A German court of last resort has upheld the ban imposed on online casino, poker and scratch card games.
Two operators – one based in Gibraltar and the other in Malta – which appealed against a prohibition order had their dreams dashed at the high court at the end of October, when it was ruled the prohibition on online gambling still stands, exclusive of sports betting and lotteries.
And even if the operators had been offering betting products that were permitted – that is, sports betting or lotteries – they would still have needed locally granted licences, which they did not seek, according to the Bundesverwaltungsgericht (or the Federal Administrative Court of Germany, one of five federal supreme courts in the country).
In 2012, the bombshell Interstate Treaty on Gambling tried to legalise online sports gambling; however, it is yet to take effect, as the EU is contesting it on the basis that it sought to cap the number of international operators at 20, which the EU found violated the non-discrimination, anti-protectionist doctrine at the heart of the trade bloc.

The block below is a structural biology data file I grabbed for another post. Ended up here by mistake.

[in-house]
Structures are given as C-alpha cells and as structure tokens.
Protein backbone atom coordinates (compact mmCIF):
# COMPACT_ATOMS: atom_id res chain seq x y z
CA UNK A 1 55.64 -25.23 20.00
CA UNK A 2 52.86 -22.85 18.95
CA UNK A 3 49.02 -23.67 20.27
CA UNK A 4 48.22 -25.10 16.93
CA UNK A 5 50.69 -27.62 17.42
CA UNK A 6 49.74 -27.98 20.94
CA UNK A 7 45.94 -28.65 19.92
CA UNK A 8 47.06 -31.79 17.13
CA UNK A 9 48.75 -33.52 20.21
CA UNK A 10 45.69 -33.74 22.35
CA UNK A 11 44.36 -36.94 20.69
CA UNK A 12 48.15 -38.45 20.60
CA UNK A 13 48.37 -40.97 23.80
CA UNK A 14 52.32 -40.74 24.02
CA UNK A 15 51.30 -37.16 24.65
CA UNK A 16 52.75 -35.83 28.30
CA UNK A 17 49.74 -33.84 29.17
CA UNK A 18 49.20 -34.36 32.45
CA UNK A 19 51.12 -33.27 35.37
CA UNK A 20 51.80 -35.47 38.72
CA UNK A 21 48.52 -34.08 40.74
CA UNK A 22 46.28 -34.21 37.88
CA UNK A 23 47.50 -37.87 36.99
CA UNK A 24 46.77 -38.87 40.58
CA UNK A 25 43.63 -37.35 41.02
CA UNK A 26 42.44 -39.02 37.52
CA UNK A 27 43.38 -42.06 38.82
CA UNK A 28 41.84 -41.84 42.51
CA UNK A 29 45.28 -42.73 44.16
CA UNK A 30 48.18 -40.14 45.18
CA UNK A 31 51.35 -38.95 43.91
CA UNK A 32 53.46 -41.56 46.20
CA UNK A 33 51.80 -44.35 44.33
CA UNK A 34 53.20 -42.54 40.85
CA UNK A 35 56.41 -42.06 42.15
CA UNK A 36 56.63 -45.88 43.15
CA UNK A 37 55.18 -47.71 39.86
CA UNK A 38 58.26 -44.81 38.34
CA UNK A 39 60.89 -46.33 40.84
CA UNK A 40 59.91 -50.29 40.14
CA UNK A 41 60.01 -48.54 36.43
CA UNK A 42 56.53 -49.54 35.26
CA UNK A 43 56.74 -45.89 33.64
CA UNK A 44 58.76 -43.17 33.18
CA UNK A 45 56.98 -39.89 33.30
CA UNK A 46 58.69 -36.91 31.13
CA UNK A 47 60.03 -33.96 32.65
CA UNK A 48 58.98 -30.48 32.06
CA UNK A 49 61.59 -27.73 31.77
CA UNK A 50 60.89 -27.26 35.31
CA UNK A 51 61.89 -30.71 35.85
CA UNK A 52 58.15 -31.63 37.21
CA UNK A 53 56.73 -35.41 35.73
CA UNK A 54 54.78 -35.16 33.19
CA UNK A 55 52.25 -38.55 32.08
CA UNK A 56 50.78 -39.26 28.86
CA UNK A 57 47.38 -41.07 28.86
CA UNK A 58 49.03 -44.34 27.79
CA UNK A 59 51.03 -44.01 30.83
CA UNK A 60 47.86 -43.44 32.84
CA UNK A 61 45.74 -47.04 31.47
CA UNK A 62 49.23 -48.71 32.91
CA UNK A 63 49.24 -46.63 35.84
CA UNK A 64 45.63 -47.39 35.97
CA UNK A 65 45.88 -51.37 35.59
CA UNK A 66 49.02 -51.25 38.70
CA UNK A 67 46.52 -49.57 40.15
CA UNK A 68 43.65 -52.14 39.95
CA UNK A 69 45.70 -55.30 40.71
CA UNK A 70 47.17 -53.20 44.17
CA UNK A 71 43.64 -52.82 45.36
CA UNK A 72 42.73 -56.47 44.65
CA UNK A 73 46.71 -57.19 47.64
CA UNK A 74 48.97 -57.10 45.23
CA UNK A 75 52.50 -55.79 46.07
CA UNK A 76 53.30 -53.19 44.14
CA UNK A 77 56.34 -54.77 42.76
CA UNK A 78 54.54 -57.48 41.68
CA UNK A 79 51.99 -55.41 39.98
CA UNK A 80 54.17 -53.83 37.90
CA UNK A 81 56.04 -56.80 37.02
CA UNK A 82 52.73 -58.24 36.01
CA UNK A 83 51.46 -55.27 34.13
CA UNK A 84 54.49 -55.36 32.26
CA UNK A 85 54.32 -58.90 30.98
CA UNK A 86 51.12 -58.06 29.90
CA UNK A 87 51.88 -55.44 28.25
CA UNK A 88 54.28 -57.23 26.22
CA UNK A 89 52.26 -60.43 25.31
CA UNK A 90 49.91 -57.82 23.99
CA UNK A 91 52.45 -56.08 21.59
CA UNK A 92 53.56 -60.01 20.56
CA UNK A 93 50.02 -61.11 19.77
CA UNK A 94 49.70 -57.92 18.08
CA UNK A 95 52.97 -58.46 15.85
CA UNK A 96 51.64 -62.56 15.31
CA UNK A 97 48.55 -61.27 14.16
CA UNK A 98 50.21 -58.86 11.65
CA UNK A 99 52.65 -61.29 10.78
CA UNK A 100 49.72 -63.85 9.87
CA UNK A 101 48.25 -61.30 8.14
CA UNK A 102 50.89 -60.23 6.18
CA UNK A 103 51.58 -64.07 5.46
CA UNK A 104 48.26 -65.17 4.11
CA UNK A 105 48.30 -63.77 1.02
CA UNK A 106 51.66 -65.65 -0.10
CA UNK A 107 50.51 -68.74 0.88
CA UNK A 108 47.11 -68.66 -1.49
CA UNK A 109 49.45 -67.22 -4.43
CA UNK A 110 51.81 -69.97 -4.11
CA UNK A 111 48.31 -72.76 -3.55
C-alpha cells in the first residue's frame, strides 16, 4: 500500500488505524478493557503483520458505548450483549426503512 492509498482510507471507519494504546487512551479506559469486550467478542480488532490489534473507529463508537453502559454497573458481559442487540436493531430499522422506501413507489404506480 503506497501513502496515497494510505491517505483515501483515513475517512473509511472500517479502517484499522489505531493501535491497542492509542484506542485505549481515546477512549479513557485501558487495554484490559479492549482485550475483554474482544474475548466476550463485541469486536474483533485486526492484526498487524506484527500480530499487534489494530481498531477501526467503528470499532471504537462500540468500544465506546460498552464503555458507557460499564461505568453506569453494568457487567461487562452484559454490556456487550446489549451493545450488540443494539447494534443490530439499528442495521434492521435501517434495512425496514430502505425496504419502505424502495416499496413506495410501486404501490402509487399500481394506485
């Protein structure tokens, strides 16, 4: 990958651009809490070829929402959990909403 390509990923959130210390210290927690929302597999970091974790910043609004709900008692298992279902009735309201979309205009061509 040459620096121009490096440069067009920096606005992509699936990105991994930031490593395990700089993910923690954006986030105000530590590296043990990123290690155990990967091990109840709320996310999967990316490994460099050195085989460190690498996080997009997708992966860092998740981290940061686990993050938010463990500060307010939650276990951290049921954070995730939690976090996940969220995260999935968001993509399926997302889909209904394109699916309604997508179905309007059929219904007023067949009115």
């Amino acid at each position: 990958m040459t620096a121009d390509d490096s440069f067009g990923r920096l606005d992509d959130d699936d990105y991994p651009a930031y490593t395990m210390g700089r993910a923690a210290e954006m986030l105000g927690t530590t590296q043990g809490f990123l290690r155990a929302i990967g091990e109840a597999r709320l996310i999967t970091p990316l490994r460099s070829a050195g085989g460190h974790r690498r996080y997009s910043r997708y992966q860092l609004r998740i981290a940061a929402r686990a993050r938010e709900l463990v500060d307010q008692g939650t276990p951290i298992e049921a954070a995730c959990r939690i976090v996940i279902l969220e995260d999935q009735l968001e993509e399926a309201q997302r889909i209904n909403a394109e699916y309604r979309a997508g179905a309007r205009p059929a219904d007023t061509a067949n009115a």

Under the 2007 Treaty on the Functioning of the EU, one of the two main documents underpinning the institution, the freedom of businesses and professionals to provide services to other Member States cannot be selectively granted on the basis of nationality.
The Gibraltan and Maltese operators argued at a Regional Court in Baden-Württemberg that the delay to the 2012 legislation meant there was a gridlock in applications for sports betting licences, which persuaded judges at the lower court.
However, at the court of last resort in Leipzig, judges pointed out that neither of the operators had actually applied for sports betting licences, and therefore could hardly use delays in their provision as justification. They subsequently ordered the two operators, which have remained anonymous throughout the process, to stop providing their services within the country.
Online gambling was blanket-banned in Germany under an interstate treaty in 2008, although the state of Schleswig-Holstein opted out in 2012 and has gone on to become a relative gambling haven for cyber-punters.